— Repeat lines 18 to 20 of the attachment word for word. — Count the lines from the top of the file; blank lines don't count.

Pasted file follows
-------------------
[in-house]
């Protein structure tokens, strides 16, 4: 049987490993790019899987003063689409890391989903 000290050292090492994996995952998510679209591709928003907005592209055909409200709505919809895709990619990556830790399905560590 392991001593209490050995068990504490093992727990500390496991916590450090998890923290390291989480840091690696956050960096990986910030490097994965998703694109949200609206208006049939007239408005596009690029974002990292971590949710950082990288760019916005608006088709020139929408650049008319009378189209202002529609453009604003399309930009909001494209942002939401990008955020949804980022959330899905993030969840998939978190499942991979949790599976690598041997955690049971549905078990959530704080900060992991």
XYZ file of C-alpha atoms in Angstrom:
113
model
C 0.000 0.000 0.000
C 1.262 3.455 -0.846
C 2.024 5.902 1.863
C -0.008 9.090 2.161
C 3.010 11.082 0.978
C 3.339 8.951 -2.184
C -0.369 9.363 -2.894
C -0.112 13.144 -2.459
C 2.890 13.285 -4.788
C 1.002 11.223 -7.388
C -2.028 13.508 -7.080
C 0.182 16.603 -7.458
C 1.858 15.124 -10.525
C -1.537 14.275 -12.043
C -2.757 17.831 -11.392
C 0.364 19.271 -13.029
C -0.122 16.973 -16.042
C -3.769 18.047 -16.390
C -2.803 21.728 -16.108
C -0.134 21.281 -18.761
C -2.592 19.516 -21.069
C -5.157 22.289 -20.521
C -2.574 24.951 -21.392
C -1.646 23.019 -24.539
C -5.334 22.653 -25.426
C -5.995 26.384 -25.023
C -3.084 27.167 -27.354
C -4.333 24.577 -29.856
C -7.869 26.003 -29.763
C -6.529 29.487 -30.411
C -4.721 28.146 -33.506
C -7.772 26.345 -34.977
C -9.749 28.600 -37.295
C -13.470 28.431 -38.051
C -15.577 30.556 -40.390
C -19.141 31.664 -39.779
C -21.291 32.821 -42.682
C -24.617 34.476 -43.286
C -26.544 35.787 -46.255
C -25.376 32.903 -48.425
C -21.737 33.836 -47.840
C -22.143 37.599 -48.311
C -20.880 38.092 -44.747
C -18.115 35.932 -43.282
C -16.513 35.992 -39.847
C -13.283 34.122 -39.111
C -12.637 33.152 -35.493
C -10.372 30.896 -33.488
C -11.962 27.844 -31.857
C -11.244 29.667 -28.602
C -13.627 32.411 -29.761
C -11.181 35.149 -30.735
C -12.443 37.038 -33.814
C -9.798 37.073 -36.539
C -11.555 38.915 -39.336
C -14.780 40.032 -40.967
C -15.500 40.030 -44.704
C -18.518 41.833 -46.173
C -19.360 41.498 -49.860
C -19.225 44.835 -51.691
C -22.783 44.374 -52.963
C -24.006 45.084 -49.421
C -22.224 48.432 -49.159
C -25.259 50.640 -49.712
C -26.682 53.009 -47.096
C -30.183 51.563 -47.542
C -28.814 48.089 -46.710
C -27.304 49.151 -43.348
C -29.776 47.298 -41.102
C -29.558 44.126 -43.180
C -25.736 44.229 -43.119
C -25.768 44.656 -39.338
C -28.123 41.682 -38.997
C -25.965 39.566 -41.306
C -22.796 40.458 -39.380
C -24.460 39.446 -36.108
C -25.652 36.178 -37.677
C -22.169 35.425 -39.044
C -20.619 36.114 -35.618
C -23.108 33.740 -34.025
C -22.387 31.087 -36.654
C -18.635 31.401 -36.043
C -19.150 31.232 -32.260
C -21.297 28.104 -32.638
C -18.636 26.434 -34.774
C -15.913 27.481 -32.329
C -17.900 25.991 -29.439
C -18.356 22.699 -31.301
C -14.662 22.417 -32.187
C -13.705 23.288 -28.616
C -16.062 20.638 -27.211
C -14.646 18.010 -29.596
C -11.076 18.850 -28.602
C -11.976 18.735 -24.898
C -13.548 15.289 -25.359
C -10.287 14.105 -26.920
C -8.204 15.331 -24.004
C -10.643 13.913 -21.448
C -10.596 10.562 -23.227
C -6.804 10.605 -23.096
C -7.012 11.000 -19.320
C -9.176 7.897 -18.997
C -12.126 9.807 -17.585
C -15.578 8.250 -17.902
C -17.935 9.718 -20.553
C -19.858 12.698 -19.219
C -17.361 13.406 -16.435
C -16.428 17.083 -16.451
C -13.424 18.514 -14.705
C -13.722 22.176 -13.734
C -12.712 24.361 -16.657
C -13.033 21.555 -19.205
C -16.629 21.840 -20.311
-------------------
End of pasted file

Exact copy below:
C 1.858 15.124 -10.525
C -1.537 14.275 -12.043
C -2.757 17.831 -11.392